“Our son had come up to us and said, ‘I’m not okay. I need help. I feel like I’m going to hurt someone or myself,'” she said.

Christine, who asked 5 Investigates not to use her last name to protect her teenage son’s identity, took her teenage son to the emergency room at a local hospital.

“He was in that ER for six days without any movement,” she said.

Then the hospital told them there was no psychiatric bed available anywhere in the state and sent their son home.

“We said to them, ‘No, you can’t fire our son. He’s not safe. He hasn’t had any treatment. He’s not okay,'” she said.

“And 10 days later it exploded, and it was so much worse the second time. And we had police involvement and trauma,” she said.

The cycle continued with their son isolated back in a room in a different emergency room.

“Awful, terrible for our son. No air, no windows. You can go to the bathroom and back to your room. No walks. I can’t break your door,” she said. “This is inhumane.”

“So there he is, day after day after day after day, we wait and we wait. 19 days, until we finally get a bed in an adult ward,” she said.

WCVB

Christine, the mother of a teen with a mental illness, has lived through the mental health crisis in Massachusetts.

The problem is known as emergency boarding, where people wait in hospital emergency rooms on psychiatric beds. Figures from the Massachusetts Health and Hospital Association show it’s an ongoing problem.

At the end of March, 247 children were waiting for the emergency room. That number has fallen to 99 in the past week.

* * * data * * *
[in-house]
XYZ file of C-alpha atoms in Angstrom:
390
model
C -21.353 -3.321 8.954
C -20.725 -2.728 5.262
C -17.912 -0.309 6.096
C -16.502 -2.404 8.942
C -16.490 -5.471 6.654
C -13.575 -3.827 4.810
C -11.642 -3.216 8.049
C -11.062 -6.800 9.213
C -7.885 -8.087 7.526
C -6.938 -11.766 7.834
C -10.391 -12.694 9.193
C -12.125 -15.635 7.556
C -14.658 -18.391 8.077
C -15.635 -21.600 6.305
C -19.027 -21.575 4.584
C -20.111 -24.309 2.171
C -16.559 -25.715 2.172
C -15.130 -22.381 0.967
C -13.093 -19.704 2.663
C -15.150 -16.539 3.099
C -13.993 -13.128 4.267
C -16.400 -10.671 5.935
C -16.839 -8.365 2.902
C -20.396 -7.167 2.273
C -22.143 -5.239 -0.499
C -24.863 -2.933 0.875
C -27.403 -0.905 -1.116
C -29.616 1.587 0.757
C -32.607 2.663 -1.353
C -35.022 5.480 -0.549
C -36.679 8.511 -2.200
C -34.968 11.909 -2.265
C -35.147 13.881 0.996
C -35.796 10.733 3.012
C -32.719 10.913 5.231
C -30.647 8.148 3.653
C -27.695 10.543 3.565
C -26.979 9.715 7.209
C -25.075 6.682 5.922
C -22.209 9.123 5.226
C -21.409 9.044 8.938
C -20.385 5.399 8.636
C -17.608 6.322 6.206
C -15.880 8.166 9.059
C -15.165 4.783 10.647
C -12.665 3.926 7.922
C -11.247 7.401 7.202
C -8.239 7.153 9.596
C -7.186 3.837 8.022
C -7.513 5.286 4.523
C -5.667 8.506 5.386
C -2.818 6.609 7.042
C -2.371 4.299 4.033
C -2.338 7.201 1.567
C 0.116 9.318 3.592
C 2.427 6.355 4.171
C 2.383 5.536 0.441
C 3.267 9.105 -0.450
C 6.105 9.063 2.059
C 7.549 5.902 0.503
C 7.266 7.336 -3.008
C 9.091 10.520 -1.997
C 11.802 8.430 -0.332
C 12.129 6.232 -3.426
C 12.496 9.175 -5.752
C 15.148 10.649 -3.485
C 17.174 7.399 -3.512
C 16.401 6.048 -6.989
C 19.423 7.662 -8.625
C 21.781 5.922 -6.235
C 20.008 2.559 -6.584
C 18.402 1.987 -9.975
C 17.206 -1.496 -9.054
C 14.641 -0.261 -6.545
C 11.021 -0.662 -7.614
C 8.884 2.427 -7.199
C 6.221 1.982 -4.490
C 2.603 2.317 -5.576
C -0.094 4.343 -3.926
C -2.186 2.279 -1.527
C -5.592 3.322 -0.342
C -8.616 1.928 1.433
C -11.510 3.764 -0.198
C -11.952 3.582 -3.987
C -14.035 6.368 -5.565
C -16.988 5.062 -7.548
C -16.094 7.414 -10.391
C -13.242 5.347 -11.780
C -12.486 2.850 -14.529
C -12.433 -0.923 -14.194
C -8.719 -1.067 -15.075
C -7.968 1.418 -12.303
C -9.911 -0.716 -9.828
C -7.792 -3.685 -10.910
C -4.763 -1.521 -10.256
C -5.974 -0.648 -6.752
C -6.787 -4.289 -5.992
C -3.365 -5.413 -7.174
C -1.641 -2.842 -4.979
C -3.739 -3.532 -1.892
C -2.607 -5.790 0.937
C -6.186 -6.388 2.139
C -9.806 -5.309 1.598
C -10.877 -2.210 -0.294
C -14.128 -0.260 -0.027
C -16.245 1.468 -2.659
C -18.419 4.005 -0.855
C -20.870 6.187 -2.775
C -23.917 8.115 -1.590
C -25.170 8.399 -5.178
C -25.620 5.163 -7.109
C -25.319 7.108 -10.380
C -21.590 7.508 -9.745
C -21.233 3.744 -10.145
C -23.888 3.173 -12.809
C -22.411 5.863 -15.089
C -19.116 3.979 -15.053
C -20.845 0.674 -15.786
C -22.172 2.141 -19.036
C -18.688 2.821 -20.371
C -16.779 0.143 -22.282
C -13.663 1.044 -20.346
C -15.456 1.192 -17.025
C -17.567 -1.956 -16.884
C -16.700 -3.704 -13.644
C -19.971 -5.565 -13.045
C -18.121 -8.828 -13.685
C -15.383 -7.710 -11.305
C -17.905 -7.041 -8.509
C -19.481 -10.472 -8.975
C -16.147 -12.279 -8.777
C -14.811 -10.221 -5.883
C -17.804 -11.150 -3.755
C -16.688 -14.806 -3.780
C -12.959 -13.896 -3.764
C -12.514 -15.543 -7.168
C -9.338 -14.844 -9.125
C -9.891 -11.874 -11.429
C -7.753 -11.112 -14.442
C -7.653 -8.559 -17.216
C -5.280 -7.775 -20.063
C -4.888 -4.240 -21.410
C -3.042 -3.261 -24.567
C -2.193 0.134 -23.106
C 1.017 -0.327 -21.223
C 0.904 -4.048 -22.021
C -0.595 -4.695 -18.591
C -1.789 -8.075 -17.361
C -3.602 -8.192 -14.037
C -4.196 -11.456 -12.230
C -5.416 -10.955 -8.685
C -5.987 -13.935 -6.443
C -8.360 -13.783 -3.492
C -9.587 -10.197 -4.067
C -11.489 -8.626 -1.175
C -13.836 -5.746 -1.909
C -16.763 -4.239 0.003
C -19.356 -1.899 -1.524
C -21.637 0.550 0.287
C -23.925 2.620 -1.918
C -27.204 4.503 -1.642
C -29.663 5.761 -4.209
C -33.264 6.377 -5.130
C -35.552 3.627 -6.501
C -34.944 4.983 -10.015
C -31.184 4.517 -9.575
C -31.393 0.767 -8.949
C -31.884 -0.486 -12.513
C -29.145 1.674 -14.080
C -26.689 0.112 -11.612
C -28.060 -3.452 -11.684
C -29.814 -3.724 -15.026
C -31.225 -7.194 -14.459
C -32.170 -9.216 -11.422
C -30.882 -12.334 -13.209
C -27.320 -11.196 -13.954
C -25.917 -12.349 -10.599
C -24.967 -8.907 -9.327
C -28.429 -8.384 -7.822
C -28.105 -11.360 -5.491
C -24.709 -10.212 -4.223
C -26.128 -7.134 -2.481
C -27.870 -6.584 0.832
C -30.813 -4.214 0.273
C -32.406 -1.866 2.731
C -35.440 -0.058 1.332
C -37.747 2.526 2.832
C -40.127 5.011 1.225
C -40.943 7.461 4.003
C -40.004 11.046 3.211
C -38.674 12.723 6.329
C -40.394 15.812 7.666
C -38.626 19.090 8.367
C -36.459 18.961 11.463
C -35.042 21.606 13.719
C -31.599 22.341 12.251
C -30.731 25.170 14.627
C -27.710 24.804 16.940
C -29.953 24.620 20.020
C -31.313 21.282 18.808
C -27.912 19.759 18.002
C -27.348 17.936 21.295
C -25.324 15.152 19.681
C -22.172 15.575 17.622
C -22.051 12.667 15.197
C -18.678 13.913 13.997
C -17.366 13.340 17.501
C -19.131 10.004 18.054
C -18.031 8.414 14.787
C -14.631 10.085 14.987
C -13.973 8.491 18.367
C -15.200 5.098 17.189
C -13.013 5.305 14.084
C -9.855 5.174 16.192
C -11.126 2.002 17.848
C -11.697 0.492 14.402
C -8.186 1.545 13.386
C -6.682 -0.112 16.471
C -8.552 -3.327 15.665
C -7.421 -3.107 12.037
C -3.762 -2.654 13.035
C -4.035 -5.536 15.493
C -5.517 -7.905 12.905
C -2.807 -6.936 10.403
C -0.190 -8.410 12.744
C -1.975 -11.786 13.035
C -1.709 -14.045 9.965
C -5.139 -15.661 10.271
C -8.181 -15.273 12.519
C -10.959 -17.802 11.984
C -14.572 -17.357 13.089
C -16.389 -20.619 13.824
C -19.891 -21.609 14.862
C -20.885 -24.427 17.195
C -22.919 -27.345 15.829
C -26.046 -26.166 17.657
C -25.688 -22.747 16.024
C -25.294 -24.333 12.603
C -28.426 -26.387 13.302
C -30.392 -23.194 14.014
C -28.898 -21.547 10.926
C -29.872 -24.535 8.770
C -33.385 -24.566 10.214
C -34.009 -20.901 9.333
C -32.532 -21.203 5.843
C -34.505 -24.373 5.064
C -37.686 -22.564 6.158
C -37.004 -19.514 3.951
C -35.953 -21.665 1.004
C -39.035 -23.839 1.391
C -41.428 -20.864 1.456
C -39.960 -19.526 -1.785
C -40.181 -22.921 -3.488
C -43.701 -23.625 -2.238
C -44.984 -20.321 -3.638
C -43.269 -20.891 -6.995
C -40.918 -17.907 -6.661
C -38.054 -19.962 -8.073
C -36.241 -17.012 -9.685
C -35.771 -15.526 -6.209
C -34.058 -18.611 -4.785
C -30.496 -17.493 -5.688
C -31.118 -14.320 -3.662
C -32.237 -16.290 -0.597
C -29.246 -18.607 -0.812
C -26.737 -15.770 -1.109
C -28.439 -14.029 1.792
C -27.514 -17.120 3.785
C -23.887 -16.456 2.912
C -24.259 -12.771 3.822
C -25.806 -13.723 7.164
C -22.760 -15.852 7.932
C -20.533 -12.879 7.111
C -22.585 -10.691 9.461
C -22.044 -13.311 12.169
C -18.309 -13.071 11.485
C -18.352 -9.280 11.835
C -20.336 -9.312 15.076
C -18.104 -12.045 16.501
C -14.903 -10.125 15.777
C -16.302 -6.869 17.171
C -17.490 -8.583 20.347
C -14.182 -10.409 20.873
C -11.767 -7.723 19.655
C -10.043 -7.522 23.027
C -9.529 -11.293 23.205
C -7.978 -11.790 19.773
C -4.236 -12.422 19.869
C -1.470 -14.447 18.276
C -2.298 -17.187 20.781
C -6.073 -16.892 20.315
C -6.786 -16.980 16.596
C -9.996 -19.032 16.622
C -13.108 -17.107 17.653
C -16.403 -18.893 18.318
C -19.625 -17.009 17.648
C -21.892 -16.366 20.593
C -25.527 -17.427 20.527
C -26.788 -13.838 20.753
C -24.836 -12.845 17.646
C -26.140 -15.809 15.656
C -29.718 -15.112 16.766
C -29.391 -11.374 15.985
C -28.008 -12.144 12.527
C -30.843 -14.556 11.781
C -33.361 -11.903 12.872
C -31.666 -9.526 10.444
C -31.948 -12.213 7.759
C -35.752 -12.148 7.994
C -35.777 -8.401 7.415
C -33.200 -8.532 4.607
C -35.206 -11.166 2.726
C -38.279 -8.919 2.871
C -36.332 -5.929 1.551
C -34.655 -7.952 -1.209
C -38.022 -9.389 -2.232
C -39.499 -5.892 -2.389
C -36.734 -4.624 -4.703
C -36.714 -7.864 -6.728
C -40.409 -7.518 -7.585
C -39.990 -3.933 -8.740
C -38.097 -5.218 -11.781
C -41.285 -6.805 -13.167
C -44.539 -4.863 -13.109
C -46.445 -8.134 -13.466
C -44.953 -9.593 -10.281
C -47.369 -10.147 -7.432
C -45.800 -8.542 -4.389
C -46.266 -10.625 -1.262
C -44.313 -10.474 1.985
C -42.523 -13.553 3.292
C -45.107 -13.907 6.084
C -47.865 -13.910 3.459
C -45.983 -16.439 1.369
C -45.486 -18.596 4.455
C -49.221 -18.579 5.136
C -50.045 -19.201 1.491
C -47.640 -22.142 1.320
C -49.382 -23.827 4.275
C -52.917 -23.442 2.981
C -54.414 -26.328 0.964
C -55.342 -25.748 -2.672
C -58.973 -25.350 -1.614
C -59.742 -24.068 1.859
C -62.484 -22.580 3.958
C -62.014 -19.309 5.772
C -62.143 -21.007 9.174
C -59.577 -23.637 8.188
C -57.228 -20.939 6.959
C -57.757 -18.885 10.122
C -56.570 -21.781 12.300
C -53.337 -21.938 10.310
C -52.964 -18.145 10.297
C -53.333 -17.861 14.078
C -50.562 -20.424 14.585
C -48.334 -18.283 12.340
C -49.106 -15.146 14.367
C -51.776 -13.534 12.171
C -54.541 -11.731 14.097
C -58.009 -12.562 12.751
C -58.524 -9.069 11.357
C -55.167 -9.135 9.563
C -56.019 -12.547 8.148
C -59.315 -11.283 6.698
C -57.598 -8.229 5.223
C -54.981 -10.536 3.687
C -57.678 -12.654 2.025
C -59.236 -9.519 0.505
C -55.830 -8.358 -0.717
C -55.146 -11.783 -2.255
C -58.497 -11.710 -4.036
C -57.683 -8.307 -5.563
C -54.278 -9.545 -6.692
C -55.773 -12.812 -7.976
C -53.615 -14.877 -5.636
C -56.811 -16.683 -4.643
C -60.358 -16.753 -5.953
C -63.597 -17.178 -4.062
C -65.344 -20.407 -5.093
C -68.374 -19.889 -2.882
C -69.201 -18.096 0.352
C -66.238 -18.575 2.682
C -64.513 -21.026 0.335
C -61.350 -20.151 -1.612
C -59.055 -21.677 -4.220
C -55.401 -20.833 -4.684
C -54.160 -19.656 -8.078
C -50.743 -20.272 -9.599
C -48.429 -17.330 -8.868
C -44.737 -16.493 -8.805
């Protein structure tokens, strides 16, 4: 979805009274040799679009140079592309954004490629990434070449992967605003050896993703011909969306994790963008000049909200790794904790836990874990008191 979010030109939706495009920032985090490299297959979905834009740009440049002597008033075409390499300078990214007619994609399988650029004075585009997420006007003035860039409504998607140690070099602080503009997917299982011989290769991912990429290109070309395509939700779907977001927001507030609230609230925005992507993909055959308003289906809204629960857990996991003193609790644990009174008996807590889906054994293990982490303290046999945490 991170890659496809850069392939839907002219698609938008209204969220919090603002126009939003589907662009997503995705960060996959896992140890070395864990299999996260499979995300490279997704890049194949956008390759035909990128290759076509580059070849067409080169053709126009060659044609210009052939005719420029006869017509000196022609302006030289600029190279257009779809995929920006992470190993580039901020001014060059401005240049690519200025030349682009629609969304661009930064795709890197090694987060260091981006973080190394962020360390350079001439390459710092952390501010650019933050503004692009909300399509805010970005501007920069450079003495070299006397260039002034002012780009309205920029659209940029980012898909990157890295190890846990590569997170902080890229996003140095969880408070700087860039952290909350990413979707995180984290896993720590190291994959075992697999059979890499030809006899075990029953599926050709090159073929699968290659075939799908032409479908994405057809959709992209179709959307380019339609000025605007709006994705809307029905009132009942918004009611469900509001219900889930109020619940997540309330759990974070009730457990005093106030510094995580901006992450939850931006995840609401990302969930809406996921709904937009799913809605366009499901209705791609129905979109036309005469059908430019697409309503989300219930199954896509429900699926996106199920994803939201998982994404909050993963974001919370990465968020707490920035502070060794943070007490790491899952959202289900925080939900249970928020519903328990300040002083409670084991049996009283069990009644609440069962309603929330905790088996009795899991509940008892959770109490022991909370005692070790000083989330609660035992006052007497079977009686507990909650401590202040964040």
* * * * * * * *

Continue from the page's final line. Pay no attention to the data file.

A child therapist, who agreed to talk to 5 Investigates if we kept her identity hidden, said she sees “a complete disaster and lack of resources that put children and families at risk every day.”

“People are desperate,” said Senator Cindy Friedman, who not only chairs the Joint Committee on Health Financing but also has a child with a serious mental illness.

“What is the solution to solve this problem?” 5 Mike Beaudet examines Friedman.

“We still have to start treating mental illness exactly like we treat other medical conditions,” replied the Arlington Democrat.

shortage of psychiatric beds for adolescents helps create mental health x20;crisis in massachusetts.

WCVB

State Senator Cindy Friedman chairs the Health Financing Committee and has a child with severe mental illness.

Beacon Hill has already given $10 million for adolescent beds and $120 million for loan repayment programs to recruit and retain mental health professionals.

The Senate passed the ABC Act 2.0 on mental health, aimed at removing barriers to care. The act is now in the House of Representatives.

It would create an online portal to help find open beds and would require all hospital ERs to have an on-site behavioral therapist to evaluate and stabilize EDs with mental health issues.

Nearly $200 million, which should help address the mental health crisis by creating a Behavioral Health Trust Fund, is in legislative limbo. The legislature approved it, but the governor vetoed it last month, saying he supports the fund and its goals, but believes the way the legislature has set it up creates a bureaucratic process that won’t tackle the crisis soon enough .

“[Mental health care]is complicated and expensive, and there’s no easy way,” Friedman said. “There’s no pill you give anyone and, ‘Okay, you’re all better.'”

Christine hopes people will pay attention and urge their elected officials to prioritize adding resources to help children like her son who are suffering.

“If this was another illness, we’d get help. But this is a mental illness,” she said.